According to The Guardian, temperatures in the arctic and antarctic surged to 30-40 celsius above normal in mid-March, raising concerns from scientists world-wide that catastrophic effects from climate change could be felt sooner than expected.

Both the letter from CSIU and Davis referenced these concerns.

“Climate change has kind of been seen as a far off problem but we're definitely seeing and feeling it here and now,” Davis said. “That's part of the reason why there's been a significant increase in sustainability commitment.” 

Davis attended COP-26, a United Nations based climate change conference in Glasgow, Scotland, where her biggest takeaway was the disconnect between government and private sector when it comes to climate initiatives. She said there has been a common trend of governmental commitment to sustainability, but the private sector doesn’t always reciprocate those goals.

“Hearing that frustration voiced was really interesting,” Davis said, noting the absence of open lines of communication between government and private sector have a silver lining, at least for IUPUI.

“Now, we are really diligent about ensuring that for anybody that we work with on campus, we're always on the same page about what we're trying to do and why, [as well as] the benefits to IUPUI and to the community at large,” Davis said.

Advocacy for sustainable practices is now a cornerstone of the IUPUI student government thanks to the Office of Sustainability’s progressive approach to campus infrastructure and education. 

USG president Julia Cilleruelo Fernandez del Moral claims IUPUI helped her discover her niche within environmentally friendly practices.

“I had the opportunity to do an internship that was kind of like half-engineering, half -sustainability, and I fell in love with the sustainability aspect,” Cilleruelo said. “That's where I really wanted to focus on as part of student government.”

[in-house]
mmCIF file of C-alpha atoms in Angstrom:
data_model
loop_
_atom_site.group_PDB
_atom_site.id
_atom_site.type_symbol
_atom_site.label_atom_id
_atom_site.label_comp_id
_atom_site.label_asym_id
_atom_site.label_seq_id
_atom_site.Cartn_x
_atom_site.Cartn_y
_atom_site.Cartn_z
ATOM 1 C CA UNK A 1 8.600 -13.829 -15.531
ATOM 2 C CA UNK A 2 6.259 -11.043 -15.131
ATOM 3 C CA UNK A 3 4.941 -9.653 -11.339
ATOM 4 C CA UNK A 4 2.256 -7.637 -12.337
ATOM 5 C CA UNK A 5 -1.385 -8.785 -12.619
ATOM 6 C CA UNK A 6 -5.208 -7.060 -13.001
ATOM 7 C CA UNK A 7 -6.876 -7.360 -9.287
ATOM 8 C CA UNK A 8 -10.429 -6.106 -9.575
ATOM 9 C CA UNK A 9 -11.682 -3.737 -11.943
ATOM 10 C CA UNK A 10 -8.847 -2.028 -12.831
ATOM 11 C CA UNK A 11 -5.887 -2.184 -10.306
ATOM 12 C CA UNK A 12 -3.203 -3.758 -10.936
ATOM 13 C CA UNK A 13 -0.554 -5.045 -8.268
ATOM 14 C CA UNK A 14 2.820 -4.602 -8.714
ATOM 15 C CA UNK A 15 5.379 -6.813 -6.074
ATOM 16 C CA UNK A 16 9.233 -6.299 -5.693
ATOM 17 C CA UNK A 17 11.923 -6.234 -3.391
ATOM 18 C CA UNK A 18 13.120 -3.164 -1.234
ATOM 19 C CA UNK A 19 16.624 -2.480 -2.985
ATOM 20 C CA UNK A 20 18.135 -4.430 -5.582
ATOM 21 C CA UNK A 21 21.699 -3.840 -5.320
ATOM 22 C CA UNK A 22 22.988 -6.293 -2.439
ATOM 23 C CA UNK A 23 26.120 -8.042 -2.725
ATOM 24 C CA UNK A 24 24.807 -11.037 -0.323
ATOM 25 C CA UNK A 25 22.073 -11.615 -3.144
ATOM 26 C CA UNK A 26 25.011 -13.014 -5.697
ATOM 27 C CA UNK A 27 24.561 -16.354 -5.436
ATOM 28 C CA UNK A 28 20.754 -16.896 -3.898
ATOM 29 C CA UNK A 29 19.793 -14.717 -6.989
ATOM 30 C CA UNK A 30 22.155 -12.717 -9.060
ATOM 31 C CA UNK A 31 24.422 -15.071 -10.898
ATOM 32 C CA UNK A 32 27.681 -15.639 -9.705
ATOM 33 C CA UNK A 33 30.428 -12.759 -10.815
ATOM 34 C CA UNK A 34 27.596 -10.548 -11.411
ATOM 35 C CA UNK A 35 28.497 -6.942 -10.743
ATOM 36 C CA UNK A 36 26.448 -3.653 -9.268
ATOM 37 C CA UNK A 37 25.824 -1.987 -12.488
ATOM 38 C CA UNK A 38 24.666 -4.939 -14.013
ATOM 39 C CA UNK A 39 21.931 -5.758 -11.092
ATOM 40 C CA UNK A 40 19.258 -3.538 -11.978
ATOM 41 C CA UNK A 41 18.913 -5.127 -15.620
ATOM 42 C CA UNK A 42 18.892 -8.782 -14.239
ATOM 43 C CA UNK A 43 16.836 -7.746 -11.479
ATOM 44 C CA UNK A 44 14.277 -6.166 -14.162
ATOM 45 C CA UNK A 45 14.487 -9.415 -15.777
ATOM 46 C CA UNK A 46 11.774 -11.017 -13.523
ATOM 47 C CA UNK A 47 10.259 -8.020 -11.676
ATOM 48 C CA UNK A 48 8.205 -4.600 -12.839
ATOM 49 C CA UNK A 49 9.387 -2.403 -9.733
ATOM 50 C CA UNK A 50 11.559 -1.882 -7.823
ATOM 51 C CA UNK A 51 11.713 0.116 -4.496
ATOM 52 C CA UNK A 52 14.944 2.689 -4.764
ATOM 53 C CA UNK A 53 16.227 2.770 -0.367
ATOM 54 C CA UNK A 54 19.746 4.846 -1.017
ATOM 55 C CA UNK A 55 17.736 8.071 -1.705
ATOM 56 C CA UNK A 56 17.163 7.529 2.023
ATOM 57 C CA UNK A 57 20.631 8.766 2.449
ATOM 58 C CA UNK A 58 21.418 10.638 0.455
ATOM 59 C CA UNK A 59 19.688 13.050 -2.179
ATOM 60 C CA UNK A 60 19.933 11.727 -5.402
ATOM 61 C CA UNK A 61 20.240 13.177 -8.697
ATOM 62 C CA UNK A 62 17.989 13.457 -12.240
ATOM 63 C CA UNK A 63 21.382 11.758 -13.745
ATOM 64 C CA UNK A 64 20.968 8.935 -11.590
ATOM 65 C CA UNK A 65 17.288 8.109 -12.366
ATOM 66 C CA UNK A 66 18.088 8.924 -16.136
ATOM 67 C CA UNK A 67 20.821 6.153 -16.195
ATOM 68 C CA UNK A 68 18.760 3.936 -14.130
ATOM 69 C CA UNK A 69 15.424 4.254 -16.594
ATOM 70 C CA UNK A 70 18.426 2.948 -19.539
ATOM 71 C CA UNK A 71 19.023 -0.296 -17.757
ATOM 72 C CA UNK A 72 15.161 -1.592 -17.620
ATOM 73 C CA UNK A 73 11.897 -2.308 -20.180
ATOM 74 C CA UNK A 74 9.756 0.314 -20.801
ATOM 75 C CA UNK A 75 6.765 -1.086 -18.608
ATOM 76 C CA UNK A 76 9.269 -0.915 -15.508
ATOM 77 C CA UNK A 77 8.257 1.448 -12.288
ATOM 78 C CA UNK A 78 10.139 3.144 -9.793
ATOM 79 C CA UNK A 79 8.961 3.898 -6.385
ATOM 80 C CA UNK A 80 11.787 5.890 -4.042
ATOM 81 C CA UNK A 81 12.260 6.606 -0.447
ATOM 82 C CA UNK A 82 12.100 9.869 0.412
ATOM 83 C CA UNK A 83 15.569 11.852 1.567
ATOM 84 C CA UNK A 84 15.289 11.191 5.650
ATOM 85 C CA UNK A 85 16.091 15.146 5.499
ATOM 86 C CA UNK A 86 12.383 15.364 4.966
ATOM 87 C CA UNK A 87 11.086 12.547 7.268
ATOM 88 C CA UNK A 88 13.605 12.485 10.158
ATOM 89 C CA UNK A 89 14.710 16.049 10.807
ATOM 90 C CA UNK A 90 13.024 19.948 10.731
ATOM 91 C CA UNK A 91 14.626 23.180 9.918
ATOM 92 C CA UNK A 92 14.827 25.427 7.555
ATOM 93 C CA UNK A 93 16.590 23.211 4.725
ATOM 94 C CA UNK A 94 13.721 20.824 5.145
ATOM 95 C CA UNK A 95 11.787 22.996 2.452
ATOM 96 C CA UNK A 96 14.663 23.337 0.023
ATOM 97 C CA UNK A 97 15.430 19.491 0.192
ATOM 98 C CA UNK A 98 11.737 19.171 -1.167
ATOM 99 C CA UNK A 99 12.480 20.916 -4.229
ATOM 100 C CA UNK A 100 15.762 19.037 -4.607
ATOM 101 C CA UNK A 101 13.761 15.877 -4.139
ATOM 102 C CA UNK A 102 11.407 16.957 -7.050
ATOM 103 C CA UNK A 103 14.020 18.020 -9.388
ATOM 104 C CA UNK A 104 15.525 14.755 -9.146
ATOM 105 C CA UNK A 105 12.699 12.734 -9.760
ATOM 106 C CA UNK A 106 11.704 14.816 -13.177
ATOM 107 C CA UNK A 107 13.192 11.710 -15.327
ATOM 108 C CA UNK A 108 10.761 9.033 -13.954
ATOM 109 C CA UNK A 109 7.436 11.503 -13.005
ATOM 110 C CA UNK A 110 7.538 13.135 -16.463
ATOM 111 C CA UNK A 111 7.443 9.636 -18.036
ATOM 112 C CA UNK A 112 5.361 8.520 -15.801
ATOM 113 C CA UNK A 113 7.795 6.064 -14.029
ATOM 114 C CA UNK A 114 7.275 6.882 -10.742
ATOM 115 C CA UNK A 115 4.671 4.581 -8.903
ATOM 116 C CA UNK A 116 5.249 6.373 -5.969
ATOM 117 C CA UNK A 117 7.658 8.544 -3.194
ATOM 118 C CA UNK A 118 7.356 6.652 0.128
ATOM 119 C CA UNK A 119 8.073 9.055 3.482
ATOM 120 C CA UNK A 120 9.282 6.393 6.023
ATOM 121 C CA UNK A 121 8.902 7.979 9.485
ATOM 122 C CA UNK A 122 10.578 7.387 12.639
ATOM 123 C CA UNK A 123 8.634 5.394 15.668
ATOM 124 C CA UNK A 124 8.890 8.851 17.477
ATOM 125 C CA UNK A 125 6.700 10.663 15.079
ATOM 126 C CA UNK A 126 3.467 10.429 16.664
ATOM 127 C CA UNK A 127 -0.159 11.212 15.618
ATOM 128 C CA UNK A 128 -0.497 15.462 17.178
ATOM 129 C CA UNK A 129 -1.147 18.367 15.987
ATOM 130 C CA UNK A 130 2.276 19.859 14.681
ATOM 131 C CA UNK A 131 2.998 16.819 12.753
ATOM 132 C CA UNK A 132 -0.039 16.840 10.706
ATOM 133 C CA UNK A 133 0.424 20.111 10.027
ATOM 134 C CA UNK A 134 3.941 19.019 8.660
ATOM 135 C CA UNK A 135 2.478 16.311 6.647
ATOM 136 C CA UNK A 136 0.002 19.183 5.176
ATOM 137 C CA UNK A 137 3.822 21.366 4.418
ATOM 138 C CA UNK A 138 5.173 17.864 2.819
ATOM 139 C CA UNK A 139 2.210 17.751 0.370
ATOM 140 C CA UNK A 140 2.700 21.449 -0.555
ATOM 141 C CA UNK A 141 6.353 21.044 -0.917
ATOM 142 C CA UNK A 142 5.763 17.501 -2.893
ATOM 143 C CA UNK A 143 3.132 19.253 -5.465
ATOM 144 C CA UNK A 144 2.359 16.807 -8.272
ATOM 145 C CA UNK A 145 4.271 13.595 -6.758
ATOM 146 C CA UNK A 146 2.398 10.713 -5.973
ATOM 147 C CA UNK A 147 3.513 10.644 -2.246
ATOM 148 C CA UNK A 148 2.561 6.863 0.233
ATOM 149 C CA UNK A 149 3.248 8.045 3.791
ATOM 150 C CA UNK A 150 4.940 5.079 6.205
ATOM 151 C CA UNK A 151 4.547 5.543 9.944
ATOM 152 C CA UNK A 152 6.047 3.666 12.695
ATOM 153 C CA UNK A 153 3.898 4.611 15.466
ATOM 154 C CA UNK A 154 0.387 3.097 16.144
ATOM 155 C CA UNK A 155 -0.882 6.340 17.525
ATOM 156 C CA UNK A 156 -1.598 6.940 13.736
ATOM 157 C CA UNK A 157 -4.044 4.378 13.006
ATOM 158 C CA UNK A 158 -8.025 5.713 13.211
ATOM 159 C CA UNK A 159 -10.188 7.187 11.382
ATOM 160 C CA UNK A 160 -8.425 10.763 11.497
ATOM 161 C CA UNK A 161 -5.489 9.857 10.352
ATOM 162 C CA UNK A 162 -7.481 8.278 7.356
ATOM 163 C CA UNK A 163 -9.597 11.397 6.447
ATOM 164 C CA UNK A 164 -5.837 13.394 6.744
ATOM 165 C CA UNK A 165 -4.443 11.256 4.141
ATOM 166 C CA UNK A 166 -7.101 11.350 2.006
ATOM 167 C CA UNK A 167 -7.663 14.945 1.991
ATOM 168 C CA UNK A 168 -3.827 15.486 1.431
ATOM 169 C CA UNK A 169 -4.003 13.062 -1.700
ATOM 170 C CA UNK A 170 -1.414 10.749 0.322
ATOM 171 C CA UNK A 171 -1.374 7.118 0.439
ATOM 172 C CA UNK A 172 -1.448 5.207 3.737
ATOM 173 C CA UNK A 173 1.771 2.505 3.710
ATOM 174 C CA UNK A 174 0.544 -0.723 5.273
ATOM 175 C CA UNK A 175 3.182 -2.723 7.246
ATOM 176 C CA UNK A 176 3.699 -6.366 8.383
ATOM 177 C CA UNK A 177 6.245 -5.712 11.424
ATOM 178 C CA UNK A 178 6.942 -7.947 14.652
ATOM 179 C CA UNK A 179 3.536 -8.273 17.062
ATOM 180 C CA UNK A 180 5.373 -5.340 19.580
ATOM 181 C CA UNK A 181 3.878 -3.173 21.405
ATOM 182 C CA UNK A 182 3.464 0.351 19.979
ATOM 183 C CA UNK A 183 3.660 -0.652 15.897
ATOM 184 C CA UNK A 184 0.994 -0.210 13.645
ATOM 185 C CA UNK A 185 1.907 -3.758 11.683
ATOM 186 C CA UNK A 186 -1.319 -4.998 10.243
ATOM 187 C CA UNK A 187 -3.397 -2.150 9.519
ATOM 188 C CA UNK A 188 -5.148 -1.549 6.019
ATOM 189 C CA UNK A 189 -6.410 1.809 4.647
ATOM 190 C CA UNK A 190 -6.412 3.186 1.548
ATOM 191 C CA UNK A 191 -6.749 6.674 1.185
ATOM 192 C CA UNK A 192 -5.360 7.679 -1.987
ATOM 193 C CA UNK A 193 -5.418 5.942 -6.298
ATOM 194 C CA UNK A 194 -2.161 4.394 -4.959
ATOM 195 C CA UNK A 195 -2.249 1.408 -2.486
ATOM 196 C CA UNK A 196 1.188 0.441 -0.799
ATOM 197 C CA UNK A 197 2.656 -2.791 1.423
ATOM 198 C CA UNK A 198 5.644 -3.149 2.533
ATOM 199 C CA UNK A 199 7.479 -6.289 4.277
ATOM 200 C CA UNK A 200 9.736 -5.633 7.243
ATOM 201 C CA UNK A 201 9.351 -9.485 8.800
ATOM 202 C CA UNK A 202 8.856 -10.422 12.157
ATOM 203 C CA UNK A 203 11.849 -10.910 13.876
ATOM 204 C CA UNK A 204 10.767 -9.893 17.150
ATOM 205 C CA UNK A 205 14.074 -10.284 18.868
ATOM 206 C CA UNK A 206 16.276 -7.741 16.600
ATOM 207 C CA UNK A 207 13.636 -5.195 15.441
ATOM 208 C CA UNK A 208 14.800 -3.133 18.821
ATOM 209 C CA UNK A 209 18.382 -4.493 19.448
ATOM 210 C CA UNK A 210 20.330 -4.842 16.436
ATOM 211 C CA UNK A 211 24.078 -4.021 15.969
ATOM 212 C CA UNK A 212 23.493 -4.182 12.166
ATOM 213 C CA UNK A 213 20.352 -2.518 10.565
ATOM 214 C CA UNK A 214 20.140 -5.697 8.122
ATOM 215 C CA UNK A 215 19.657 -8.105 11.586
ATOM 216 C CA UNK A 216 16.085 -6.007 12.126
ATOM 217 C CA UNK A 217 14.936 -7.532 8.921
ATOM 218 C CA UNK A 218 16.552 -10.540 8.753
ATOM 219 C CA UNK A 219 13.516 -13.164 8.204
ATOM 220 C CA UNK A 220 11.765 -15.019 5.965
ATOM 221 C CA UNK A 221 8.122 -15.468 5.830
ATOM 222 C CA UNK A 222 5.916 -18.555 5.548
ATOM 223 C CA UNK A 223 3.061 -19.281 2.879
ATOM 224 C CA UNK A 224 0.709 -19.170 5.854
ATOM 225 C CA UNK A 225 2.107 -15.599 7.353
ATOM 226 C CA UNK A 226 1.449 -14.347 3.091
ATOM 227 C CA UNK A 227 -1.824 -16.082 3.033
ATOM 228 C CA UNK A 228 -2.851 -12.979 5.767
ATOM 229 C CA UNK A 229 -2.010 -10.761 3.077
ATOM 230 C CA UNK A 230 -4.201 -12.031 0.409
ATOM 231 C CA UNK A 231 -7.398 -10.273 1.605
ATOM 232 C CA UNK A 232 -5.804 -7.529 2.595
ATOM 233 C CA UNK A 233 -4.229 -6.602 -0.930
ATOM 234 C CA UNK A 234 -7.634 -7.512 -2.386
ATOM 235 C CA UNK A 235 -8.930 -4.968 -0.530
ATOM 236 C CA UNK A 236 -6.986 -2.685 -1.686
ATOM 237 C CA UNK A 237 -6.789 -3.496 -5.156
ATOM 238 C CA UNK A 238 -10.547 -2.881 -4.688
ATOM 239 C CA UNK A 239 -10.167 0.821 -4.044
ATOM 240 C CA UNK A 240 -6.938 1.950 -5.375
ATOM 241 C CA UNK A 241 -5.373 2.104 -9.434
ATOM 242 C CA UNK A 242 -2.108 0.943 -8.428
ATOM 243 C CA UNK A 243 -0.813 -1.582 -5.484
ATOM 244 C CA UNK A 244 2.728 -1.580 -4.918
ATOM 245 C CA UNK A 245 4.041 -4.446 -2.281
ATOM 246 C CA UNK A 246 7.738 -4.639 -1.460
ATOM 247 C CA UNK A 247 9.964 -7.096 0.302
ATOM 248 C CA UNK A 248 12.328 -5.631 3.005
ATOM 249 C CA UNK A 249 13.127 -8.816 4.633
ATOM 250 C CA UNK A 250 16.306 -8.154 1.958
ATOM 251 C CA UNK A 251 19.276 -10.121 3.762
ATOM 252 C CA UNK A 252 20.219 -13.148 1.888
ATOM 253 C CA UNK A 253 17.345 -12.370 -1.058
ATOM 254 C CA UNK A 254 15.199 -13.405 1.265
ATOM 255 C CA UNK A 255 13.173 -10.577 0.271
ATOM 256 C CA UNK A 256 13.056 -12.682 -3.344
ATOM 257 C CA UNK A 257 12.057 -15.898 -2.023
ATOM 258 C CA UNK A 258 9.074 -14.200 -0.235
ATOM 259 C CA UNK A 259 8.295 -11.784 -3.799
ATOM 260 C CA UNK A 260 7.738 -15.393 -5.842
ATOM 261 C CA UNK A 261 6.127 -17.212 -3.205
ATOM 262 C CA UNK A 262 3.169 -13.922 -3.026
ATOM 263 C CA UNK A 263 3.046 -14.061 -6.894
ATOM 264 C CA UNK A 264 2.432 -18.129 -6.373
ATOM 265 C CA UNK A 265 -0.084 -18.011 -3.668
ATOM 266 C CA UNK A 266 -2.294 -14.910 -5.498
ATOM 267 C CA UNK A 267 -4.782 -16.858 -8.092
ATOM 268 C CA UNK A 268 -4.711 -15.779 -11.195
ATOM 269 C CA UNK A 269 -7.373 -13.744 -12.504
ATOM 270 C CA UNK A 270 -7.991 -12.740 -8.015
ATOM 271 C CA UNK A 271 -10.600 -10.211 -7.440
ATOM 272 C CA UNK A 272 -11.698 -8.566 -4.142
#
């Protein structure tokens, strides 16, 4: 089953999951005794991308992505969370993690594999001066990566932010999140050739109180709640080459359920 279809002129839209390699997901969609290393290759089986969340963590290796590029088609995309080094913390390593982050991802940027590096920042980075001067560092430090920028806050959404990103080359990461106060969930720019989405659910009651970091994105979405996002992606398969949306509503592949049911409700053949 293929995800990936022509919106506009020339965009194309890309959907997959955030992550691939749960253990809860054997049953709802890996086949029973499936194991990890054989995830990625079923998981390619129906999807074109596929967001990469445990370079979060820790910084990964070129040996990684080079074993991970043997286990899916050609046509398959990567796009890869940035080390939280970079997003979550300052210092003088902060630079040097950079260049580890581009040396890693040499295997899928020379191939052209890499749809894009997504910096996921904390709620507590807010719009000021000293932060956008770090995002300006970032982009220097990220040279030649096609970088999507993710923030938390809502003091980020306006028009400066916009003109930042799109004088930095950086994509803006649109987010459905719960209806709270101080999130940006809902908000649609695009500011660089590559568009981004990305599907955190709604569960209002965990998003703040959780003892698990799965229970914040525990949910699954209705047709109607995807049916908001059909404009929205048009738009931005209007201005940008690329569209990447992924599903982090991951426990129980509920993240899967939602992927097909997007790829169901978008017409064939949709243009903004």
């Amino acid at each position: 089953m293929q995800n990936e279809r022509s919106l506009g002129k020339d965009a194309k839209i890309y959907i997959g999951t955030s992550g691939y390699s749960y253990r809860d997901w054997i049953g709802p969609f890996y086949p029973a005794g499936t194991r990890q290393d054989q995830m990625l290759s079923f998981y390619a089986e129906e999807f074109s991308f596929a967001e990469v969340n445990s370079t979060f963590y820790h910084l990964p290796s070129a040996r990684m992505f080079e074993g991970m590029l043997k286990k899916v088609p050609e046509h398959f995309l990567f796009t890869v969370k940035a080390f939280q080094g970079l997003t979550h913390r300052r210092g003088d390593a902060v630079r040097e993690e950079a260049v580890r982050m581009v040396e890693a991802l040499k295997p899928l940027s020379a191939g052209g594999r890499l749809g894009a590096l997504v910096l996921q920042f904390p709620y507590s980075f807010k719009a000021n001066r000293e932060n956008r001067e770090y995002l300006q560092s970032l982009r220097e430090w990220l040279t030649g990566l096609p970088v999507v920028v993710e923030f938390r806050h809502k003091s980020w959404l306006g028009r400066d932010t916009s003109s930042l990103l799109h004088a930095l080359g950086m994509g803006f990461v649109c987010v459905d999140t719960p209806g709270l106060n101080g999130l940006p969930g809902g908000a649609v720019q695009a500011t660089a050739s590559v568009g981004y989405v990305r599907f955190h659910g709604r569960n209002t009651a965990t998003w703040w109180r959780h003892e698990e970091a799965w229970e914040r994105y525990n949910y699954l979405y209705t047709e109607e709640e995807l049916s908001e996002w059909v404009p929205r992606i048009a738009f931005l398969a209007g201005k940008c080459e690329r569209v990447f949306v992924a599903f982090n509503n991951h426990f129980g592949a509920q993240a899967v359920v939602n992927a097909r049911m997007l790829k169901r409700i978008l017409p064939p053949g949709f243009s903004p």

Cilleruelo Fernandez del Moral, who majors in Energy Engineering, credits the opportunities IUPUI provided within its sustainability education programs and initiatives as bolstering her resume.

“We think sustainability is something that was a strength when I was trying to get a job, and is one of the reasons why I got the job that I have lined up,” Cilleruelo Fernandez del Moral said. 

As she approaches her May graduation date, Cilleruelo Fernandez del Moral will do so without one of the most common stressors for new graduates, finding a job.  Her experiences working on IUPUI’s sustainability efforts certainly carry their weight.

“We have seen increased enrollment in sustainability degree programs and are one of the few universities in the country that have trained sustainability professionals. The sustainability job market is incredibly robust,” Jessica Davis said.

The 2021 NCAA men’s basketball tournament, hosted exclusively in Indiana, was the first in the history of March Madness to operate completely carbon neutral, in large part due to IUPUI’s efforts.

Additionally, IUPUI was ranked No. 2 in the United States and No. 28 in the world by the Times Higher Education Ranking, an organization that assesses universities against the United Nations sustainability goals. The national acclaim is a point of pride for the university and was featured in Written by Whitten, the official blog of university president Pamela Whitten.

IUPUI has remained on the cutting edge of sustainable infrastructure and practices for almost a decade. From keeping buildings at set temperatures dependent on season,  hosting native tree plantings, to implementing carpool incentives, as well as capturing and reusing rainwater for advanced irrigation techniques – the work of the office of sustainability has transformed the campus into an energy efficient example for others to follow.

Jessica Davis does not believe that sustainability is one size fits all for every organization. 

“Everything has to be tailored to the institution,” Davis said. “Part of the reason why we are where we are, is because our strategy has been tailored to our strengths, we have mutually beneficial partnerships, and we have a campus that has really embraced [sustainability] values at a very high level.”

Despite an overwhelming sense of dread revolving around climate change, Davis thinks it's helpful to view it from a point of inspiration rather than a point of hopelessness.

When it comes to achieving carbon neutrality, “We march forward together, shoulder to shoulder,” Davis said.

Whether or not IU’s presidential climate action committee convinces the administration to join the fray is yet to be determined.

Jacob Calderon (he/him) is an intern for The Campus Citizen. He is currently a senior majoring in journalism.